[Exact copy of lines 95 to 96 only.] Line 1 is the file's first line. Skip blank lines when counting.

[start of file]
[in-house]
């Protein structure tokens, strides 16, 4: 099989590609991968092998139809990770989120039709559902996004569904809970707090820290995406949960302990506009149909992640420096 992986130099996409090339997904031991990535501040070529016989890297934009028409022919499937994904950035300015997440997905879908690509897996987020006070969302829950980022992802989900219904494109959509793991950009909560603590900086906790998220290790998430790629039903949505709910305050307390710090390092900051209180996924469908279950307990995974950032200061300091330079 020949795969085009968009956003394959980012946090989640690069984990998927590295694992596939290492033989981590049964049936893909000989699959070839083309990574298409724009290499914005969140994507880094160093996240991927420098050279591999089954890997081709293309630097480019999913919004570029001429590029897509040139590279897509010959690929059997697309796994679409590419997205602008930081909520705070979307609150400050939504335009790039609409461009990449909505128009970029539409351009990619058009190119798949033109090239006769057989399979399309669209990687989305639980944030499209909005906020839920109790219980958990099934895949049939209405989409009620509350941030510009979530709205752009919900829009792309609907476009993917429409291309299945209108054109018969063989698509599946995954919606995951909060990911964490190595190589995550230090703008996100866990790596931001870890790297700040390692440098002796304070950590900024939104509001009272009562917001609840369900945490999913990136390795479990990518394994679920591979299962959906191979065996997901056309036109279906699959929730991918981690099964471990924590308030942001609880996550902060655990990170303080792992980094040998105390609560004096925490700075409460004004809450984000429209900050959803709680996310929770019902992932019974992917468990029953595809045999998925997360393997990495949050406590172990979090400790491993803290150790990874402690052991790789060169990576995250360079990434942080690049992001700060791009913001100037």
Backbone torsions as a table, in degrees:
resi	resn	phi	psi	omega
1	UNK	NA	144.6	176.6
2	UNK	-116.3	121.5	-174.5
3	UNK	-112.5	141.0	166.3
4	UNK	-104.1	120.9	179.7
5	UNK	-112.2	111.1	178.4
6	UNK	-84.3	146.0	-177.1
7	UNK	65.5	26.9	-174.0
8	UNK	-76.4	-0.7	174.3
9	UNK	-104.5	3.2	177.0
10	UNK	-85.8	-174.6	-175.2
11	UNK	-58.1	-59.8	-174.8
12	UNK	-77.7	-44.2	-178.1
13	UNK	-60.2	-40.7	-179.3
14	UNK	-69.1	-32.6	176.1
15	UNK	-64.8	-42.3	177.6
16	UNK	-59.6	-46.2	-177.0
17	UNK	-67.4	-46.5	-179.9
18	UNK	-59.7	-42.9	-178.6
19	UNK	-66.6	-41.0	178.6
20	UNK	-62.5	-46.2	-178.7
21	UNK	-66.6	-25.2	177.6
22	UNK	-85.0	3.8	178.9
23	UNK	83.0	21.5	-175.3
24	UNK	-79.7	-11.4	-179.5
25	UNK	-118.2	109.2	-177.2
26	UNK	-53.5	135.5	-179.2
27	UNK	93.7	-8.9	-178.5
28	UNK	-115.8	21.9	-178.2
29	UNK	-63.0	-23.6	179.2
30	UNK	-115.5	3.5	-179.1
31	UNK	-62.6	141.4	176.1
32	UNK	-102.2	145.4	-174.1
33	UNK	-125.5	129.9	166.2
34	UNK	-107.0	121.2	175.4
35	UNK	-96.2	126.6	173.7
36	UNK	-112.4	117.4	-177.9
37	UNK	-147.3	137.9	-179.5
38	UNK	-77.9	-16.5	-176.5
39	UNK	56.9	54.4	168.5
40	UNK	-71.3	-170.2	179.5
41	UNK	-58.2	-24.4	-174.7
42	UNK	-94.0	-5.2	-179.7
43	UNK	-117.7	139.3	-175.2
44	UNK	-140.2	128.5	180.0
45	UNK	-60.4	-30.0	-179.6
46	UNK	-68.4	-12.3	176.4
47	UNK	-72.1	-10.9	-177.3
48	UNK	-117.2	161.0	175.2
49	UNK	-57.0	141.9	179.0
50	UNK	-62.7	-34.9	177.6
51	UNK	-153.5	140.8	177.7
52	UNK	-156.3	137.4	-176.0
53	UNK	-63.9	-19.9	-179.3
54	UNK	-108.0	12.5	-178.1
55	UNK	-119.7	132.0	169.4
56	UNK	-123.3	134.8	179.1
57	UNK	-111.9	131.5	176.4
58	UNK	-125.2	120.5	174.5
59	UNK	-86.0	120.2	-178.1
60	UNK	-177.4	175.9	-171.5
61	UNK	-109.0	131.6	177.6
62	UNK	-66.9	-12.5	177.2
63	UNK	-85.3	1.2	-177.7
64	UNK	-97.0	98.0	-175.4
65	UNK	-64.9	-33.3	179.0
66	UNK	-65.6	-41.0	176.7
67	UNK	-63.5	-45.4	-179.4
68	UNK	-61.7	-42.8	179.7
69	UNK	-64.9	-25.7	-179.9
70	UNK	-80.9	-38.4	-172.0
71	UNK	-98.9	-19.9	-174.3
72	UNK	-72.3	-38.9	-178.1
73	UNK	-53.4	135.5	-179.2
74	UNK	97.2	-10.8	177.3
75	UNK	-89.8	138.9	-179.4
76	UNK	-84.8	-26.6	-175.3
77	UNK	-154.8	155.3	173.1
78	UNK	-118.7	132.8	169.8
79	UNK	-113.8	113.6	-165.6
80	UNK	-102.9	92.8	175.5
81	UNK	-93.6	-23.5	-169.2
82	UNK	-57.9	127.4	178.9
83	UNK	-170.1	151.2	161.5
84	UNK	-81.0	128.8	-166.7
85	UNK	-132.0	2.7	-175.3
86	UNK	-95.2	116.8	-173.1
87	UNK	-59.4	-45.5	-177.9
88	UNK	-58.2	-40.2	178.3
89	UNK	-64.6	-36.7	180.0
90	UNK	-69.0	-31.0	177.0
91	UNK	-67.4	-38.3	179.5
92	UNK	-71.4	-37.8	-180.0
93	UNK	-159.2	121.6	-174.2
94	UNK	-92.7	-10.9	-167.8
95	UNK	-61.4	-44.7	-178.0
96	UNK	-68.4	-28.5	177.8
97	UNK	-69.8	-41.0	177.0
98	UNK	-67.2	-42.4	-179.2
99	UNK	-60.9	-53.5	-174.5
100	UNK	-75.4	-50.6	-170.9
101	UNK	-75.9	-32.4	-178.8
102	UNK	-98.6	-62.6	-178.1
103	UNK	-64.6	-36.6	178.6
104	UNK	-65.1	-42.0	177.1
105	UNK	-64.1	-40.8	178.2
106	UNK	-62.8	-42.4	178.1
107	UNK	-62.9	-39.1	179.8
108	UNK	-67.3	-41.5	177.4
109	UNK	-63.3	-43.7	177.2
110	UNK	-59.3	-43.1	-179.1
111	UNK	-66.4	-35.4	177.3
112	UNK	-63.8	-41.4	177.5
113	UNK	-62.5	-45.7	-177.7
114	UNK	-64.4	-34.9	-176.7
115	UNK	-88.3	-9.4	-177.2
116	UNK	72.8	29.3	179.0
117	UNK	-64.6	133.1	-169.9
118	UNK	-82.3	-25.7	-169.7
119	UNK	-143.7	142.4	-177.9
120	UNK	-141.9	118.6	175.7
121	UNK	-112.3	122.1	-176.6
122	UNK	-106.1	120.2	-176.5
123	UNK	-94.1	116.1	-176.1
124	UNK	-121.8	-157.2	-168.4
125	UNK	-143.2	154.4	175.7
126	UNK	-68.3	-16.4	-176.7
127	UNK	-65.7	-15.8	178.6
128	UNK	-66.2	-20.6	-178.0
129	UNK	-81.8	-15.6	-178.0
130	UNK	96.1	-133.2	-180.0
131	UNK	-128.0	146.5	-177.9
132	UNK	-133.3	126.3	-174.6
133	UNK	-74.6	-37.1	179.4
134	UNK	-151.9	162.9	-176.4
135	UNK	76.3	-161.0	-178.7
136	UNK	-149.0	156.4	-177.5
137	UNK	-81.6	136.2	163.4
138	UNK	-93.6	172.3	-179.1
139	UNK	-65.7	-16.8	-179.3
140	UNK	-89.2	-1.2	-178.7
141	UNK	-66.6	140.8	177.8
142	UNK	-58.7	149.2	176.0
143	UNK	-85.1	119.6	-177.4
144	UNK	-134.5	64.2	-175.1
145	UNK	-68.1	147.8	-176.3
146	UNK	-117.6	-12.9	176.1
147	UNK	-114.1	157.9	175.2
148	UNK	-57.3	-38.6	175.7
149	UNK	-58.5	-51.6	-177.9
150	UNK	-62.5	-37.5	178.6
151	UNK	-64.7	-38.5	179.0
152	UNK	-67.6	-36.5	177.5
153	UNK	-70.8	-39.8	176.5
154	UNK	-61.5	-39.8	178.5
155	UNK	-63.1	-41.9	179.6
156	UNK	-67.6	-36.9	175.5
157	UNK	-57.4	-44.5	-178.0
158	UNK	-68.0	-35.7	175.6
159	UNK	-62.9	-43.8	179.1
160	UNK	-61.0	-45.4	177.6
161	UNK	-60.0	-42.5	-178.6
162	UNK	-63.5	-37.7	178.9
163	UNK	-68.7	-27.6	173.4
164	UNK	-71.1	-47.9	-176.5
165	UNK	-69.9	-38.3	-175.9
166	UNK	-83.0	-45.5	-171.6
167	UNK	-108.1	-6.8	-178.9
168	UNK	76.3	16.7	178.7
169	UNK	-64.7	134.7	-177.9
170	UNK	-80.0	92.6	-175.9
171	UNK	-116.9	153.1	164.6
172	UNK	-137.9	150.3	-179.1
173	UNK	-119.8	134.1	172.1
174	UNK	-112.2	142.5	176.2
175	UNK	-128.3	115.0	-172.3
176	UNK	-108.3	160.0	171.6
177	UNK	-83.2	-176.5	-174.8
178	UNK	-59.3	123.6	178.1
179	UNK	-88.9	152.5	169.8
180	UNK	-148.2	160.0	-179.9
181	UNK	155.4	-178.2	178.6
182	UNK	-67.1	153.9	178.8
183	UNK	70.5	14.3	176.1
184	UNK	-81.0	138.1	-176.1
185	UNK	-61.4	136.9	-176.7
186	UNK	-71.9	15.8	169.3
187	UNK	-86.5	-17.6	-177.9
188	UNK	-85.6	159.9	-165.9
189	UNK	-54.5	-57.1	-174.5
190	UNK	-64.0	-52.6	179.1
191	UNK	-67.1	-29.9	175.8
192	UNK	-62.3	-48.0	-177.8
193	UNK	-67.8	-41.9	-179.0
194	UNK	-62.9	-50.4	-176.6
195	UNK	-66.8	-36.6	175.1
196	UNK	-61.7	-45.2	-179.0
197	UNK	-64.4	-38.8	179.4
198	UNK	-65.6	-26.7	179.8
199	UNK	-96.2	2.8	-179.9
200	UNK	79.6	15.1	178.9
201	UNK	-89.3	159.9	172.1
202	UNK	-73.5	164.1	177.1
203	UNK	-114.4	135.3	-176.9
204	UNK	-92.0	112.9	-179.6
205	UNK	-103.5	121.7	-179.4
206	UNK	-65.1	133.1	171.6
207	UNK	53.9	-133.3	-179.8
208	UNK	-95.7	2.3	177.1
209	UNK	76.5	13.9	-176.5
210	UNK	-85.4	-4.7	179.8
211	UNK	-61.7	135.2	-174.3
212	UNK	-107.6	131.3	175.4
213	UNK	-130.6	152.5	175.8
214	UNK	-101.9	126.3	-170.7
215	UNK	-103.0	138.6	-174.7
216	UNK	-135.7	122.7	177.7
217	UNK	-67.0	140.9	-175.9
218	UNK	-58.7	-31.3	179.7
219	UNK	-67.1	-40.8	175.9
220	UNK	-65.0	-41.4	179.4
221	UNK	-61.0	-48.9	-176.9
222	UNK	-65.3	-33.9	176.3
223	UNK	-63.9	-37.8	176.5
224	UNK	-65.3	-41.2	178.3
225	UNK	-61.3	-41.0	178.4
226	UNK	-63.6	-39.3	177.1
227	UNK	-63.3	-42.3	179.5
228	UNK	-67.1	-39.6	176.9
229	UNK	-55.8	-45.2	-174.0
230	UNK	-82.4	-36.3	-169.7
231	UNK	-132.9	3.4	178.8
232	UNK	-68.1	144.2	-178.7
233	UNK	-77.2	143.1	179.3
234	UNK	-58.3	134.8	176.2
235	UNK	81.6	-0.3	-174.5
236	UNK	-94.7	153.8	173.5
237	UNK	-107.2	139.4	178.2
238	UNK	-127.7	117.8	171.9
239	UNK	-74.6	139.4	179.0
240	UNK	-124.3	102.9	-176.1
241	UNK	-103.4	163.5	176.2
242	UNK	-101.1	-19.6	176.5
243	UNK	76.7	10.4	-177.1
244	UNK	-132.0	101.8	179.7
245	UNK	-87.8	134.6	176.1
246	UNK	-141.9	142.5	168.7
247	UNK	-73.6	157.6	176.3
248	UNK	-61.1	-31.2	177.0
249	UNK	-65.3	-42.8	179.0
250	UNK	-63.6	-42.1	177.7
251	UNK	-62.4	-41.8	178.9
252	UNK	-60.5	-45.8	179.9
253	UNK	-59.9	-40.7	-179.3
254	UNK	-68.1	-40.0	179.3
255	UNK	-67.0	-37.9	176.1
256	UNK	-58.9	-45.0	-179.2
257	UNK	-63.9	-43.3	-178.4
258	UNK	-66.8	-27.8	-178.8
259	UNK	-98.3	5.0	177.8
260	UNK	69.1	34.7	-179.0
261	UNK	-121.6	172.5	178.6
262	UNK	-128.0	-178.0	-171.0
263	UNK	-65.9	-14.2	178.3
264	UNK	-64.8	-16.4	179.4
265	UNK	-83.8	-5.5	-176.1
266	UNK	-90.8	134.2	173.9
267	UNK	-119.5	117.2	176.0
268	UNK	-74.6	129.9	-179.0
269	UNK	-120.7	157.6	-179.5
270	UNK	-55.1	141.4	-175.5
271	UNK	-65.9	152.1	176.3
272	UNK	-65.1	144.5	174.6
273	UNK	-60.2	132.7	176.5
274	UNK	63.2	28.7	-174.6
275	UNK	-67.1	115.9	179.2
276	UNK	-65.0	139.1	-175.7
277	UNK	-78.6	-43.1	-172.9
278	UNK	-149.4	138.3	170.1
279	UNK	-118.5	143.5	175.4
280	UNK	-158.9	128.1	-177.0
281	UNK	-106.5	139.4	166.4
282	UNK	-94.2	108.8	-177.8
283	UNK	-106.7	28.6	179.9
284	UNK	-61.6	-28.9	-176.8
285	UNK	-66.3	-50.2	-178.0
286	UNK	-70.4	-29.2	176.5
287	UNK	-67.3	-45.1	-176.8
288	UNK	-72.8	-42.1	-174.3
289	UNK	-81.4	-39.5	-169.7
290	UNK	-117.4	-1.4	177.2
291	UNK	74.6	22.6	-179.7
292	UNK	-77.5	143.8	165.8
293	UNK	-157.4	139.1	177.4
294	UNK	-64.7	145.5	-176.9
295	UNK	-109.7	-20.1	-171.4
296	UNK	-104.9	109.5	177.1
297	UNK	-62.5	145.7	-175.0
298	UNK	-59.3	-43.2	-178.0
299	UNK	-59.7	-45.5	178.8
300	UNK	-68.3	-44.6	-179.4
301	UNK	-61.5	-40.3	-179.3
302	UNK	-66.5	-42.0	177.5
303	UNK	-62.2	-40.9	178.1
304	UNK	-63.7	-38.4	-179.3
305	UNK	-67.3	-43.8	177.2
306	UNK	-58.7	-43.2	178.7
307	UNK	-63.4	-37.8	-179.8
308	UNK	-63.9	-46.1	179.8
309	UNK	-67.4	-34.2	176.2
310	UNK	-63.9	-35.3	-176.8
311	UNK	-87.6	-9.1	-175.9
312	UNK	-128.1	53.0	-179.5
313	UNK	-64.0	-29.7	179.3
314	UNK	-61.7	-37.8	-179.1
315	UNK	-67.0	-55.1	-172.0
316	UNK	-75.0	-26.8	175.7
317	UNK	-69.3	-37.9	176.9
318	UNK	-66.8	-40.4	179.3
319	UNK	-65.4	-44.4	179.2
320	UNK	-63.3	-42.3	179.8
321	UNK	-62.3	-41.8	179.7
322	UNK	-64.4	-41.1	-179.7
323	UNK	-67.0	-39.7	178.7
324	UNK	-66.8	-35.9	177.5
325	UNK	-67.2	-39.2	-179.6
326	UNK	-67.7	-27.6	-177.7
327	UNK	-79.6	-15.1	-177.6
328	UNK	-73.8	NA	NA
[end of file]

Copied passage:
91	UNK	-67.4	-38.3	179.5
92	UNK	-71.4	-37.8	-180.0